By Scott Baldauf writer of The Christian Science Monitor
The Christian Science Monitor
Pakistani strongman President Pervez Musharraf appears set to win today's national referendum, paving his way to return the country to democracy - under military tutelage - after the promised elections this fall.
In a weekend verdict, the country's Supreme Court tossed aside all remaining challenges to the legality of today's referendum.
Today's referendum, which, if victorious for Mr. Musharraf, would give him another five years in power, is more than just a popularity contest for the man who decisively led Pakistan away from its 20- year flirtation with Islamic extremism after the terrorist attacks of Sept. 11.
The outcome of this referendum could have immense consequences for Pakistani democracy, say experts, politicians, and ordinary Pakistanis. So while many Pakistanis support Musharraf the man, they fret about the pattern that Musharraf is perpetuating, a pattern of military intervention in civilian politics.
The problem with Musharraf, says Ejaz Haider, a prominent Pakistani journalist, is not so much who he is but how military intervention has weakened Pakistan's democratic institutions. "In the last decade, all of our governments were voted in, but none of them were voted out," says Mr. Haider, news editor of The Friday Times in Lahore. "The voter thinks he doesn't have any say in the political process."
Indeed, most political analysts expect that Musharraf will win with a huge majority, perhaps up to 95 percent.
"Musharraf will win - by hook or crook, by fair or unfair means. There is no doubt about it," says Khalid Mahmood, political analyst at the Islamabad-based Institute of Regional Studies.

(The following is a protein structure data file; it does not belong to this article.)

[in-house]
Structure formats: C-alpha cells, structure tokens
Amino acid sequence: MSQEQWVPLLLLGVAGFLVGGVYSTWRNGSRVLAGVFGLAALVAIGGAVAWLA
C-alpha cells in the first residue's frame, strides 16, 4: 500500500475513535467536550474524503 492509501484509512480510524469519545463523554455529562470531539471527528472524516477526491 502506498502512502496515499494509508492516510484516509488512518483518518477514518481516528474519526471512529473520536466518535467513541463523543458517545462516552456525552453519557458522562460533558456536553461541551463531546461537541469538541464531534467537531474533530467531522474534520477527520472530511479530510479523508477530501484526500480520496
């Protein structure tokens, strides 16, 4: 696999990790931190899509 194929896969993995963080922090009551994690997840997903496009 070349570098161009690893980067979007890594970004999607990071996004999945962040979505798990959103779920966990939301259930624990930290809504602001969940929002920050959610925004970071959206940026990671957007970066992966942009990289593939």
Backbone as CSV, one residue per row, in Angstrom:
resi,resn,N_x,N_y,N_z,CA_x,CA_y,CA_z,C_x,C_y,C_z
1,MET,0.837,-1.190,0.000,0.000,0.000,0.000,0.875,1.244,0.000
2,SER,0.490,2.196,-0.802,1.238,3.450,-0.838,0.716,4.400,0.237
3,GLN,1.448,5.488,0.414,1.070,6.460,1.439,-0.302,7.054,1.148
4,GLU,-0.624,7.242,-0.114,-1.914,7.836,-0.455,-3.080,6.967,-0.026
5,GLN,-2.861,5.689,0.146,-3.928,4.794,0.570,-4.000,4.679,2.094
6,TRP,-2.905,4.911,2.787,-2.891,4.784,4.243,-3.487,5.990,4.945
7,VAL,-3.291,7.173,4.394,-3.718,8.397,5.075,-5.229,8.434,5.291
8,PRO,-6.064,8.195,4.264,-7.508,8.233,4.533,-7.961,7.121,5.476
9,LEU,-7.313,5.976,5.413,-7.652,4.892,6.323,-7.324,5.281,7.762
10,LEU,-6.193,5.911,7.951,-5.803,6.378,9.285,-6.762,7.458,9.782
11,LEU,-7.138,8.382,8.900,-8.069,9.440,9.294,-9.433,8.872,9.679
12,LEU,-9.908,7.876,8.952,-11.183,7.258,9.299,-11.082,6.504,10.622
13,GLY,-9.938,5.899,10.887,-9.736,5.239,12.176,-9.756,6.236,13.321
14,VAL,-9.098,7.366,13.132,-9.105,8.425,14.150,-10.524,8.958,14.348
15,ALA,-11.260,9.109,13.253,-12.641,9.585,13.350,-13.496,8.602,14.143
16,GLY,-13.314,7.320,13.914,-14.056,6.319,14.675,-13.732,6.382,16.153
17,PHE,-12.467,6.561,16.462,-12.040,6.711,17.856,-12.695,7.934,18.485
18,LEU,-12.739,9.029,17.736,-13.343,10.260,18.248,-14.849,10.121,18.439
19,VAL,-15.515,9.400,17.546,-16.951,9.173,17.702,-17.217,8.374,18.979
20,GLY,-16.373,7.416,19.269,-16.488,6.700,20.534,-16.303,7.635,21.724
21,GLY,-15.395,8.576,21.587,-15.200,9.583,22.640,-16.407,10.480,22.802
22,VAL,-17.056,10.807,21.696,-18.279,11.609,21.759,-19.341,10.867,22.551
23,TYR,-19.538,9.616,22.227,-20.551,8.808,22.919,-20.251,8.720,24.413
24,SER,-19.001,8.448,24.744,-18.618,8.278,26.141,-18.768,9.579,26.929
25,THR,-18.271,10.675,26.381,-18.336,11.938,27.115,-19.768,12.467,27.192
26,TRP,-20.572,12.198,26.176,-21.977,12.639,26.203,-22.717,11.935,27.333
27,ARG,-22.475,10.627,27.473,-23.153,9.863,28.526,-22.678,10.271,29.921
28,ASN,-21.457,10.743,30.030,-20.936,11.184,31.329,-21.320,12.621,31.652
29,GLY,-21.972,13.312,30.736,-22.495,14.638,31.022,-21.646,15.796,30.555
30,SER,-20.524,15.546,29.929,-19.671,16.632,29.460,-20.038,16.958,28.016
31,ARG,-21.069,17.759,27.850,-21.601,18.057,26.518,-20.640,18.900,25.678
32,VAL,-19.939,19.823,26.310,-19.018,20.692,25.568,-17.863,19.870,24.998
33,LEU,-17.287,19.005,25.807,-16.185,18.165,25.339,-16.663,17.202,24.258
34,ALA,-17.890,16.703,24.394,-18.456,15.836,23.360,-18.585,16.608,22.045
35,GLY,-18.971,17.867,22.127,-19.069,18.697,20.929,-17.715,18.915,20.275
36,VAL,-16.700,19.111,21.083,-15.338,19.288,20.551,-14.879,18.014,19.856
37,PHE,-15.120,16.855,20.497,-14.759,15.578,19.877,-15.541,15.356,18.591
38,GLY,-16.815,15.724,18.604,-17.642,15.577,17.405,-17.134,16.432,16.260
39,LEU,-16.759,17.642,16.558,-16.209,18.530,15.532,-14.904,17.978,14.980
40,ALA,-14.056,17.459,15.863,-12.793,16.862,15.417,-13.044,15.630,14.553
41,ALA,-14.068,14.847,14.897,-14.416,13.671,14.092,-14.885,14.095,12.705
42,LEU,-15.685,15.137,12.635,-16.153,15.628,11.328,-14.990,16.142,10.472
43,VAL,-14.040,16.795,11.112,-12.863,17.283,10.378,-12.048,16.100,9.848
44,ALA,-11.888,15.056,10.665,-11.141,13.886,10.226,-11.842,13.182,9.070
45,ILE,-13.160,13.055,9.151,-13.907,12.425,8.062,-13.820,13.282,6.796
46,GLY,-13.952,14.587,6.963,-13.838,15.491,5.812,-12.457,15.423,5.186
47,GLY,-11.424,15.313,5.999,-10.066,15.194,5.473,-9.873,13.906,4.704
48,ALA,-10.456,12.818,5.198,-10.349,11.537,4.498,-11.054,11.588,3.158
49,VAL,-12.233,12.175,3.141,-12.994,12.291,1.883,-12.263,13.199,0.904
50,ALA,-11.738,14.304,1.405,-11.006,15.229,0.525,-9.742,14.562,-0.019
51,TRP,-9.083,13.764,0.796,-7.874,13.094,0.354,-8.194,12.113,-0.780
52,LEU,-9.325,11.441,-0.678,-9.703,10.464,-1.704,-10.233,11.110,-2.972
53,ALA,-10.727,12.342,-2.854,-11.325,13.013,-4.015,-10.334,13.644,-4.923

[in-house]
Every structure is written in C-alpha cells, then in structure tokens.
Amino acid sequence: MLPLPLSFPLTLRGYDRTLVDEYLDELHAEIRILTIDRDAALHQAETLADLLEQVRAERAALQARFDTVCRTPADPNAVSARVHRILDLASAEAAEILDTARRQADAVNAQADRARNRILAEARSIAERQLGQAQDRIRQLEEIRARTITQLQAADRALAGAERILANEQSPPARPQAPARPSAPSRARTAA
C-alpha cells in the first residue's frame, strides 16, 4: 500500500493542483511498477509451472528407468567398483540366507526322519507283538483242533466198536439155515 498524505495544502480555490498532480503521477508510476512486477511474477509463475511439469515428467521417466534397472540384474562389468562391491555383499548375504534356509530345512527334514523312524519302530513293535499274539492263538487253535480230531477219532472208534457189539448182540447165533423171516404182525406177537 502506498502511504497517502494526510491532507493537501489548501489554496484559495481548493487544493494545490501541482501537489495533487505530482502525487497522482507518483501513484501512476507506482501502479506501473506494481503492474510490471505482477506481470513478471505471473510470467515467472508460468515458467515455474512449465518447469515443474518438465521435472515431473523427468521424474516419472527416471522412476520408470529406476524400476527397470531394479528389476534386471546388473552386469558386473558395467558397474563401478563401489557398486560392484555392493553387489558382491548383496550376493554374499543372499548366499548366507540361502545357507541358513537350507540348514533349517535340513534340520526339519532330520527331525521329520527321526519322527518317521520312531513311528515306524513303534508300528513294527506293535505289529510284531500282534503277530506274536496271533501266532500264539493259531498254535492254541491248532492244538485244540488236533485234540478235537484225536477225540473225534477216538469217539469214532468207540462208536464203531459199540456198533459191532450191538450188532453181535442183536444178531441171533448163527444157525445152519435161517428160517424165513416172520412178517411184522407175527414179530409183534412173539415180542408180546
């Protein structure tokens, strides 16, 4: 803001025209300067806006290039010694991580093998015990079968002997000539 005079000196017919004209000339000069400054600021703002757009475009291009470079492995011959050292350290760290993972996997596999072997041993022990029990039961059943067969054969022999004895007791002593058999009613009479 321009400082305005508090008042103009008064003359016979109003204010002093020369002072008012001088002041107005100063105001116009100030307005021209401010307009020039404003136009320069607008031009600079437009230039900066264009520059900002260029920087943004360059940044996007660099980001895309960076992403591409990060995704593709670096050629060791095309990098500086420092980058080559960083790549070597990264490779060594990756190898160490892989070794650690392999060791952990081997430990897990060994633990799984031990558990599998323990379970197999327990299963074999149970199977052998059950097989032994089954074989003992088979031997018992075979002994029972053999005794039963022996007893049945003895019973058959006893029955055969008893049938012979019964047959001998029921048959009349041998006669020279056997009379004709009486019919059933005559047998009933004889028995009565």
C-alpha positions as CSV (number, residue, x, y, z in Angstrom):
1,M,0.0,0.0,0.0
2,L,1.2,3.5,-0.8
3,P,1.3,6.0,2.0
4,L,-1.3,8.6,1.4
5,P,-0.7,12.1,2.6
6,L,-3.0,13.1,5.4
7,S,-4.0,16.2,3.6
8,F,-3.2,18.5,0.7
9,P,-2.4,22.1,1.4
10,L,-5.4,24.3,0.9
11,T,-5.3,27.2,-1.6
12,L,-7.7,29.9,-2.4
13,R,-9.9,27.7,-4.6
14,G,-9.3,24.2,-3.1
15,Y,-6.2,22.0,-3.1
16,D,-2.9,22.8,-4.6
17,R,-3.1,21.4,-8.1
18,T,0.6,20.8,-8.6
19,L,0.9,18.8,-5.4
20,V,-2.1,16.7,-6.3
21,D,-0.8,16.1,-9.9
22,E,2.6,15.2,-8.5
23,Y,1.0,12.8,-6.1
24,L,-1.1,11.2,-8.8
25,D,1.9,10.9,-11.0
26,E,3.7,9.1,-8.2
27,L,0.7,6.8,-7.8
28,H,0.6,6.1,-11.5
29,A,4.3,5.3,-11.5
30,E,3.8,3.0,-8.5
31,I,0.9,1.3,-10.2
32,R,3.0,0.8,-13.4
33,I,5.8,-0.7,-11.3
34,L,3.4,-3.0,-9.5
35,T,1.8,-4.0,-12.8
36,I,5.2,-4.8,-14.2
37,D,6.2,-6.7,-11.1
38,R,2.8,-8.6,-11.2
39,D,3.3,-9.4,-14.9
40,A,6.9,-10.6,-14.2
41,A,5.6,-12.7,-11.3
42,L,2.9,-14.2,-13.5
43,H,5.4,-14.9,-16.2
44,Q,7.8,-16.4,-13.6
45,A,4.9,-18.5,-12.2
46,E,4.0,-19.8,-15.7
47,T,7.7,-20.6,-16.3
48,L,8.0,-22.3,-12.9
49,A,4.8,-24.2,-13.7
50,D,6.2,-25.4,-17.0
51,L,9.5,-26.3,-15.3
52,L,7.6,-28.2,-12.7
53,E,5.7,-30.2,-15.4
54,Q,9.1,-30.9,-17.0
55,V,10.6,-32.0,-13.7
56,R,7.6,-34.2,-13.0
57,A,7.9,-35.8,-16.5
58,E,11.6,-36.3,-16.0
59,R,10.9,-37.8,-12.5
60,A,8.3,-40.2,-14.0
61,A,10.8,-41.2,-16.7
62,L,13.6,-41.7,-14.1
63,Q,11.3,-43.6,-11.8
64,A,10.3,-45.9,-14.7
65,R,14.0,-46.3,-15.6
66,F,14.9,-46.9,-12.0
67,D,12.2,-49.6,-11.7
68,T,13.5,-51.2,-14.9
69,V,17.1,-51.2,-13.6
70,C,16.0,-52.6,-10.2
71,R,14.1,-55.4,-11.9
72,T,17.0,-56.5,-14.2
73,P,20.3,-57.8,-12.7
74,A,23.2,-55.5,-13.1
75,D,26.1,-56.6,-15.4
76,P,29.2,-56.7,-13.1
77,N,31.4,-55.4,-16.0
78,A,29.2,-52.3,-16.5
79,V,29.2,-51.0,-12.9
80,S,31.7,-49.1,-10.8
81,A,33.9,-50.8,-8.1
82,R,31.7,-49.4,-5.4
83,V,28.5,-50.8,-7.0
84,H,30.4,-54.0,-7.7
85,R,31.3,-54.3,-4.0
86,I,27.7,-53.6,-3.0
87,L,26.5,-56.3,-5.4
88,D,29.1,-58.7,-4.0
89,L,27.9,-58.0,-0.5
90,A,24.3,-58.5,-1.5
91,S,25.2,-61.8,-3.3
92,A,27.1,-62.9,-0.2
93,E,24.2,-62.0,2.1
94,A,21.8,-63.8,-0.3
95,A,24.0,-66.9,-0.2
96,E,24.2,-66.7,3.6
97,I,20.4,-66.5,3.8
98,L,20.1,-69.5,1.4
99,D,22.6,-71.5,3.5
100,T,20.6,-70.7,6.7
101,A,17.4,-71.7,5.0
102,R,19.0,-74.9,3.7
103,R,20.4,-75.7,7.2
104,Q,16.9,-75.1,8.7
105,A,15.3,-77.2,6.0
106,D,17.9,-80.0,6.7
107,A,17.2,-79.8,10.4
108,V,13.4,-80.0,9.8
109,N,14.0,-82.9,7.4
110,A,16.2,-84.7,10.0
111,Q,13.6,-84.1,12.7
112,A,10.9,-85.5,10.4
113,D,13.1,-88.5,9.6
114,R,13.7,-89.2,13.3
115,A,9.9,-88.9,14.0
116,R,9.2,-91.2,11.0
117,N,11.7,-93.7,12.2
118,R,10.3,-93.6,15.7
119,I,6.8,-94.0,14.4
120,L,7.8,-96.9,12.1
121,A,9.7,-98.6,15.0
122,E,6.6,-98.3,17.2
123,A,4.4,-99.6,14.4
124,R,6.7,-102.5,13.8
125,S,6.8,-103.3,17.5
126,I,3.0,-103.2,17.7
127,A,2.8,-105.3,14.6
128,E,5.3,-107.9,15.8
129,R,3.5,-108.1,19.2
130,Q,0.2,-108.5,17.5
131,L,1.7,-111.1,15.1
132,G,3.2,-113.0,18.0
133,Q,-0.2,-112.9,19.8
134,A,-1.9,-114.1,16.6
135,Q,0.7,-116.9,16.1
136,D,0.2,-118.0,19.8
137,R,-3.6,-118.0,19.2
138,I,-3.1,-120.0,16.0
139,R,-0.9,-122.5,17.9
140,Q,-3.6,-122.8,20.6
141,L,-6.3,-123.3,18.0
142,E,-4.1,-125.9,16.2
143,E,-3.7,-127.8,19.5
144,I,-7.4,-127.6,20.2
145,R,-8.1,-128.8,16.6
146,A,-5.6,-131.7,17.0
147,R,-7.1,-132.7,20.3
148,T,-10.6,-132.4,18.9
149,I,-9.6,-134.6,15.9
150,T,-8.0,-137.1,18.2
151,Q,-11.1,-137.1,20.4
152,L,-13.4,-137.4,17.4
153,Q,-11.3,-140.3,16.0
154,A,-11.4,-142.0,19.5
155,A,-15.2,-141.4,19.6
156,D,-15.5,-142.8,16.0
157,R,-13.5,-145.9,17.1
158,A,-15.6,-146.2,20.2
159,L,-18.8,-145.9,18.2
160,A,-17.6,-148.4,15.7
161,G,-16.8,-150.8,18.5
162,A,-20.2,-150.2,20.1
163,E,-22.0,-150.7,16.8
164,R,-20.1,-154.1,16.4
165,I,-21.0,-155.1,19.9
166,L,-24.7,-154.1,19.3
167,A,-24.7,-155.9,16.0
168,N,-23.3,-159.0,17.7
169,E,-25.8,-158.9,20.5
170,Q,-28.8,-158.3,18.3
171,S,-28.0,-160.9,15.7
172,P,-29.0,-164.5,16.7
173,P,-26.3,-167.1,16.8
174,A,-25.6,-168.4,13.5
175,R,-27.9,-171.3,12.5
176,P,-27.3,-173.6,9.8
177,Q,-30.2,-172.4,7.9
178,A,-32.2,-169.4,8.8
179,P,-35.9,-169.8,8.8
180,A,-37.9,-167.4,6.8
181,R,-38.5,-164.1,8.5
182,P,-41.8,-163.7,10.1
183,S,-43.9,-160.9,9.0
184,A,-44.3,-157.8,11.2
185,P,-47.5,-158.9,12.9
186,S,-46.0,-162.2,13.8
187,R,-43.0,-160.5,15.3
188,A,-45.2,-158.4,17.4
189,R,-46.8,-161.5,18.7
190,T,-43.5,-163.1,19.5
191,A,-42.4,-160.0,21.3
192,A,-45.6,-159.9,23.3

But winning is not the same thing as winning a mandate, say political analysts. If a large number of the voters feel the results are already decided, and either boycott the polls or simply stay home, then Musharraf will have difficulty claiming that a majority of Pakistanis support his future plans of reworking the Constitution and reshaping which parties and which leaders can participate in the future.
Around 70 million people aged 18 or older are eligible to vote in the referendum, the third in the country's 54-year turbulent political history.
Mainstream political and Islamic parties, kept on a tight leash by the military government, have struggled recently to mobilize people to boycott the polling.
From the beginning, there has been evidence that the government machinery has been in action supporting the referendum, adorning cities with Musharraf's pictures and banners. According to reports, local administrations and police impounded private buses to ferry people to Musharraf's rallies. …